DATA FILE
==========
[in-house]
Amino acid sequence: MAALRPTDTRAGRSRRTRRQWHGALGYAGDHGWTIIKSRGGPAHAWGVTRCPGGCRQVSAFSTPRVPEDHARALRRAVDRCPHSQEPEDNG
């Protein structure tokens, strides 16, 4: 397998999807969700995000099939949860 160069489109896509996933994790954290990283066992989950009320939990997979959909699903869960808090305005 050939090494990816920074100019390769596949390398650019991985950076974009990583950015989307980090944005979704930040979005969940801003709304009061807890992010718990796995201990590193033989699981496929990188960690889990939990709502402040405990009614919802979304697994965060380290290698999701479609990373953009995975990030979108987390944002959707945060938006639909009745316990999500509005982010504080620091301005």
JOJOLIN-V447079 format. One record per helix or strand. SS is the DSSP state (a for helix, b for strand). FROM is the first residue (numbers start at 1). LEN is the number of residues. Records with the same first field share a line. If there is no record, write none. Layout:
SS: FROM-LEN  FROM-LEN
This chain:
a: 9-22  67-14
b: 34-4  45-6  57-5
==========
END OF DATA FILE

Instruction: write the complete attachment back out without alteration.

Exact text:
[in-house]
Amino acid sequence: MAALRPTDTRAGRSRRTRRQWHGALGYAGDHGWTIIKSRGGPAHAWGVTRCPGGCRQVSAFSTPRVPEDHARALRRAVDRCPHSQEPEDNG
């Protein structure tokens, strides 16, 4: 397998999807969700995000099939949860 160069489109896509996933994790954290990283066992989950009320939990997979959909699903869960808090305005 050939090494990816920074100019390769596949390398650019991985950076974009990583950015989307980090944005979704930040979005969940801003709304009061807890992010718990796995201990590193033989699981496929990188960690889990939990709502402040405990009614919802979304697994965060380290290698999701479609990373953009995975990030979108987390944002959707945060938006639909009745316990999500509005982010504080620091301005």
JOJOLIN-V447079 format. One record per helix or strand. SS is the DSSP state (a for helix, b for strand). FROM is the first residue (numbers start at 1). LEN is the number of residues. Records with the same first field share a line. If there is no record, write none. Layout:
SS: FROM-LEN  FROM-LEN
This chain:
a: 9-22  67-14
b: 34-4  45-6  57-5